Observe the Sabbath day,
to keep it holy,
as the LORD your God commanded you.
By Stephen W. Hiemstra
The divine origin of the Sabbath is well-attested in both the Old and New Testaments. In the Old Testament, it is the only commandment that appears also in the creation account and it is also the longest commandment—an indicator of emphasis. In the New Testament, Jesus refers to himself as the Lord of the Sabbath (Matt 12:8; Luke 6:5) and performs several miracles specifically on the Sabbath. Why all this attention to the Sabbath?
A Biblical Understanding
A key to understanding Sabbath is found in Hebrews 4, which list four aspects of Sabbath rest: physical rest, weekly Sabbath rest, rest in the Promised Land, and heavenly rest—our return to the Garden of Eden.
Physical rest is underrated by many Christians. Jesus says: “Come to me, all who labor and are heavy laden, and I will give you rest.” (Matt 11:28) How are we to love God and love our neighbors when we are physically exhausted all the time? Sabbath rest allows us to build the physical, emotional, and spiritual capacity to experience God and to have compassion for our neighbors.
We see a clue to this interpretation of Sabbath when we compare the Exodus and Deuteronomy renderings of the Fourth Commandment. Deuteronomy adds the sentence:
“You shall remember that you were a slave in the land of Egypt, and the LORD your God brought you out from there with a mighty hand and an outstretched arm.” (Deut 5:15)
Free people rest; slaves work. Sabbath rest is a symbol of our Christian freedom.
The Promised Land, promised rest (Ps 95:11), heaven, and the new Eden (Rev 22:2) all display and reinforce Sabbath imagery. The image of our Divine Shepherd is one who gives heavenly rest: “He makes me lie down in green pastures. He leads me beside still waters.” (Ps 23:2) Sadly, this poetic image of rest only seems to come up at funerals.
The 24-7 Culture
Postmodern culture refuses to rest. Sunday is fast becoming just another day where the malls are open and employers seldom offer overtime to those required to work it. So why does Moses insist on honoring the Sabbath?
Under penalty of death (Num 15:32-35), the prohibition on work on the Sabbath provided a cultural alternative to Pharaoh’s relentless pursuit of wealth. Brueggemann (2014, xiii-xiv) writes: YHWH governs as an alternative to Pharaoh, there the restfulness of YHWH effectively counters the restless anxiety of Pharaoh. Sabbath rest appears in the creation accounts because God balances work and rest. Egyptian gods, by contrast, never rested.
By honoring the Sabbath, Moses created room for the Hebrew people to reflect on their lives and on God, the gateway to keeping all the other commandments.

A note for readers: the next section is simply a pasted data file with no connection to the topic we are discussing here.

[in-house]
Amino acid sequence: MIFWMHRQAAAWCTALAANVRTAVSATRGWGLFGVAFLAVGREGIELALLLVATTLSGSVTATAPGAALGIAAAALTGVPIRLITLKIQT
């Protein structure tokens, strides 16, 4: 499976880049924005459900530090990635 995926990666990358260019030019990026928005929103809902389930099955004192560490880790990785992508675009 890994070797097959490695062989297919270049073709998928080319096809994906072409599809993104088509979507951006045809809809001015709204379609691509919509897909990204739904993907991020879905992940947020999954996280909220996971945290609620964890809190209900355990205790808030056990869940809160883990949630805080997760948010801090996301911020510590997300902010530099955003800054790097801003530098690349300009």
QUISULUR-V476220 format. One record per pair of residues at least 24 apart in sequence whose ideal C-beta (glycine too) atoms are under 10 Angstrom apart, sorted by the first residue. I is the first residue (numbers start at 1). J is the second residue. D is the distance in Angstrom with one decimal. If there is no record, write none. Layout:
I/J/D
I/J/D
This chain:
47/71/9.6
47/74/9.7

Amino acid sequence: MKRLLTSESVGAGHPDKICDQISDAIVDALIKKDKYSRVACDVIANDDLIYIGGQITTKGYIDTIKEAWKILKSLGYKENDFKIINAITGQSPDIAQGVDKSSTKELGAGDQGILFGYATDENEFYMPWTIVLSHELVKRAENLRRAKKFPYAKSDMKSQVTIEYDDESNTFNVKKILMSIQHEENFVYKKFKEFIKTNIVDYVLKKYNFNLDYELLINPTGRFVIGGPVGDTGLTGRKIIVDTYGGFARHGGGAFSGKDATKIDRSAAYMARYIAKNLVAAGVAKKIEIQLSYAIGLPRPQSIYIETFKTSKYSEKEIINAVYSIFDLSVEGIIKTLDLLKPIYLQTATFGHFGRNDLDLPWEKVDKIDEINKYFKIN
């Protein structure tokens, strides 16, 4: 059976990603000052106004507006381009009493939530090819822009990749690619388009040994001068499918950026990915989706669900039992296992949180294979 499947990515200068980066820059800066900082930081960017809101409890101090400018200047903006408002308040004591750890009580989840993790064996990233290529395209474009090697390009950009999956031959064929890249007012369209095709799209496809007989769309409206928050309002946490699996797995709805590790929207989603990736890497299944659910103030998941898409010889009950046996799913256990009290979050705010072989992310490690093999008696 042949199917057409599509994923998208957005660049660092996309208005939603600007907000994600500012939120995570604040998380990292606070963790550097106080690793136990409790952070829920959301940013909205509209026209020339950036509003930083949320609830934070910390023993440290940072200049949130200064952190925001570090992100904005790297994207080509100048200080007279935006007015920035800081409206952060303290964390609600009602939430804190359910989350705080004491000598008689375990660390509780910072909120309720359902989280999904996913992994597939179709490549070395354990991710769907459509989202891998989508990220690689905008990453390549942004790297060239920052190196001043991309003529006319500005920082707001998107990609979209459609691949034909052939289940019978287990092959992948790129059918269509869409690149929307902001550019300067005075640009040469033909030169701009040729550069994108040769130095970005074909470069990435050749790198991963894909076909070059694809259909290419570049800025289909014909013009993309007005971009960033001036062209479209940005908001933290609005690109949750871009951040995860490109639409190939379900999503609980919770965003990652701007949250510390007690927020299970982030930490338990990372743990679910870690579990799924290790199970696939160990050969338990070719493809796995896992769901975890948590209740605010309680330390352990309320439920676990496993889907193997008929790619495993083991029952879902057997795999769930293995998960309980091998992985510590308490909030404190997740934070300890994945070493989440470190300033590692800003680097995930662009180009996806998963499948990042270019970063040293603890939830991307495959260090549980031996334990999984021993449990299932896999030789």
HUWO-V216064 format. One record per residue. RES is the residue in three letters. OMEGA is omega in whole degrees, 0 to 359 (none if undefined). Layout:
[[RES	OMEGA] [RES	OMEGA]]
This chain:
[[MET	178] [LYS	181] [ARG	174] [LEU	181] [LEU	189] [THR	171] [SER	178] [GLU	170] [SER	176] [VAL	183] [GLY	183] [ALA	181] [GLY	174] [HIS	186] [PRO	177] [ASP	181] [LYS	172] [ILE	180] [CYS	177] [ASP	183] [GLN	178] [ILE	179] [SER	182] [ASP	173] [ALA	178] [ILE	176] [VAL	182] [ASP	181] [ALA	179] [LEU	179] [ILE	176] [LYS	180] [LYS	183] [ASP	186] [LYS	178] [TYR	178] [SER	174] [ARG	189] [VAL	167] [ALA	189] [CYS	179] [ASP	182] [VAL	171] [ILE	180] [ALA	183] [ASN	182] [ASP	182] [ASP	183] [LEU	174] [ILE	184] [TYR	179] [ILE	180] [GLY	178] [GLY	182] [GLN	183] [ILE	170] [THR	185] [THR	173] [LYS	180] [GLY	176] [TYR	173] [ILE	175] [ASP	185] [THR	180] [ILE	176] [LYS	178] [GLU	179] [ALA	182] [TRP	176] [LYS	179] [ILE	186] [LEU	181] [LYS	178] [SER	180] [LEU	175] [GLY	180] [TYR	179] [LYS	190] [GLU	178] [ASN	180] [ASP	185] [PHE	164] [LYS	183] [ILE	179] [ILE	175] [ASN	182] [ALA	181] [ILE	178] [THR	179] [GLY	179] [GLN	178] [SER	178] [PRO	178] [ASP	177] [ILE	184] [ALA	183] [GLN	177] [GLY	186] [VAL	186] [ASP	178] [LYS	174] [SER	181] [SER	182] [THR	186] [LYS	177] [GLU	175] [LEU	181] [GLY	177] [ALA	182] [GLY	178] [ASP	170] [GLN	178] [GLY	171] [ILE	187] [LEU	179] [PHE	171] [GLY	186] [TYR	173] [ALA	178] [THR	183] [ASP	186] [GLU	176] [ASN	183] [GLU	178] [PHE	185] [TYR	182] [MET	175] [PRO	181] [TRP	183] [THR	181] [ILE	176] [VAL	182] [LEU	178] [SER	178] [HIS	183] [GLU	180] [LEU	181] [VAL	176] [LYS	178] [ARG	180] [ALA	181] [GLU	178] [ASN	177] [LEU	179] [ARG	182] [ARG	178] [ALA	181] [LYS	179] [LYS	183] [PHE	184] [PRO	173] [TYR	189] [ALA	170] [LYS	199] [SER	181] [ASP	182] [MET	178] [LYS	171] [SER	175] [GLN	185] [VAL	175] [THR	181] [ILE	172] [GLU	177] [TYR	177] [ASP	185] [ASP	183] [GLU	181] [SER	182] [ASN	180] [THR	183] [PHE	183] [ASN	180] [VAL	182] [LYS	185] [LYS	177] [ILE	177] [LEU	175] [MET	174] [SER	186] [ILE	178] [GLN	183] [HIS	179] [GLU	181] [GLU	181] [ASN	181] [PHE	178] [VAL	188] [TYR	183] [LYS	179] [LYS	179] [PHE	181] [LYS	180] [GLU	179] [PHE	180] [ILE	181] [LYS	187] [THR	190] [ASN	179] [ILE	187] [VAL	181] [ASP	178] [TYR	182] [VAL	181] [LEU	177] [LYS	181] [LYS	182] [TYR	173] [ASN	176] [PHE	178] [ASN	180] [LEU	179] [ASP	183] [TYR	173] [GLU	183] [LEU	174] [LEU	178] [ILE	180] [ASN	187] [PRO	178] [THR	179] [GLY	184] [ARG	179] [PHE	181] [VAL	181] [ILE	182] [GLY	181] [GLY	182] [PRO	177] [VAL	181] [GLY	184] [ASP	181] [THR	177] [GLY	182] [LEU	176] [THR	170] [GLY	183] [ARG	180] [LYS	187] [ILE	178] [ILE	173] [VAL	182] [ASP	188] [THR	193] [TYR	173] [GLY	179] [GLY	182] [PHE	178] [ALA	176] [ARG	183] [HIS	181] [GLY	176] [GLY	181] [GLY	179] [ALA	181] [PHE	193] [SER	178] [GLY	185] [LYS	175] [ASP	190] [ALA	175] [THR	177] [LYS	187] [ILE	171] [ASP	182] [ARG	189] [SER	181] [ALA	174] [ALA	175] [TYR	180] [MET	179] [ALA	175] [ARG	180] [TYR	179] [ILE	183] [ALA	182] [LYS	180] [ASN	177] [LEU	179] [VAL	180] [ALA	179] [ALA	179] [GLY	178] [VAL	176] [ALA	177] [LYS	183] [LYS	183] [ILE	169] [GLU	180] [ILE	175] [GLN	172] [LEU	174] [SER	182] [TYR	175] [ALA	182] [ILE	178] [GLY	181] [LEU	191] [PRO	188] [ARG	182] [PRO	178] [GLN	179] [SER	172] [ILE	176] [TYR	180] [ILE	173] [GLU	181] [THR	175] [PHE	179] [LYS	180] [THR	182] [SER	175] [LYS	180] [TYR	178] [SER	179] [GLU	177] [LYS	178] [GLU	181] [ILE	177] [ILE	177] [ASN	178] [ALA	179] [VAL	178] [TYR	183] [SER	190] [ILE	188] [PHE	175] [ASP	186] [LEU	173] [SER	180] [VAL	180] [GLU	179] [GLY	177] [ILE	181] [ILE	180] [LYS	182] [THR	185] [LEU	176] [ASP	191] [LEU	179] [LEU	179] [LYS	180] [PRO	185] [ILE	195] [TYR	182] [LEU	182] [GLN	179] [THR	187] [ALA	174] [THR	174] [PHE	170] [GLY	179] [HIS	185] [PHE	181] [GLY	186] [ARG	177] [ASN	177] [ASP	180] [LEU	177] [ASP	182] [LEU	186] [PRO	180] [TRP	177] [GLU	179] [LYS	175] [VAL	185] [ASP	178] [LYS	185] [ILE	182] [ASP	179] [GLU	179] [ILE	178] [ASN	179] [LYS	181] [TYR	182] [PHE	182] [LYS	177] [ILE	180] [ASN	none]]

The link between rest and worship goes beyond occurring primarily on Sundays. Marva Dawn (1991, 1) observes: “To worship the Lord is—in the world’s eyes—a waste of time…the entire reason for our worship is that God deserves it.” To see this link, consider the ancient practice of offering burnt animal offerings in the temple rather than human sacrifices. Listen to the words of Aaron during the Golden Calf incident:
“And he received the gold from their hand and fashioned it with a graving tool and made a golden calf. And they said, These are your gods, O Israel, who brought you up out of the land of Egypt!” (Exod 32:4)
No doubt Aaron was simply practicing worship in a manner that he had learned in Egypt—worshiping a Golden Calf (think of the Wall Street Bull) could be thought of as an ancient form of the prosperity Gospel!
Sacrificing a bull (or some other animal) on the alter could therefore be another way for a Jew to demonstrate his allegiance to God, not to foreign gods. Because many of these foreign gods were crafted in the form of animals, sacrificing those same animals on an altar would be a gutsy, in-your-face type of activity for a Jew.
For us today, devoting our Sundays to worshipping God is to pledge our lives to him alone and not to the god of 24-7. In the same way, donating money to the church’s work is to worship God, not the god of money. Jesus speaks plainly on this subject:
“No man can serve two masters: for either he will hate the one, and love the other; or else he will hold to the one, and despise the other. Ye cannot serve God and mammon.” (Matt 6:24 KJV)1
Because time and money are the reigning deities in our culture, offering God our time and money is our sincerest worship.
1 The King James Version transliterates the Greek (μαμωνᾷ), while other translations simple say money loosing the inference of deity more accurately that honors the text.
Brueggemann, Walter. 2014. Sabbath as Resistance: Saying NO to the Culture of Now. Louisville: Westminster John Knox Press.
Dawn, Marva J. 1999. A Royal “Waste” of Time: The Splendor fo Worshipping God and Being Church for the World. Grand Rapids: Eerdmans.
A Worshipping Community
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Author site: http://www.StephenWHiemstra.net, Publisher site: http://www.T2Pneuma.com.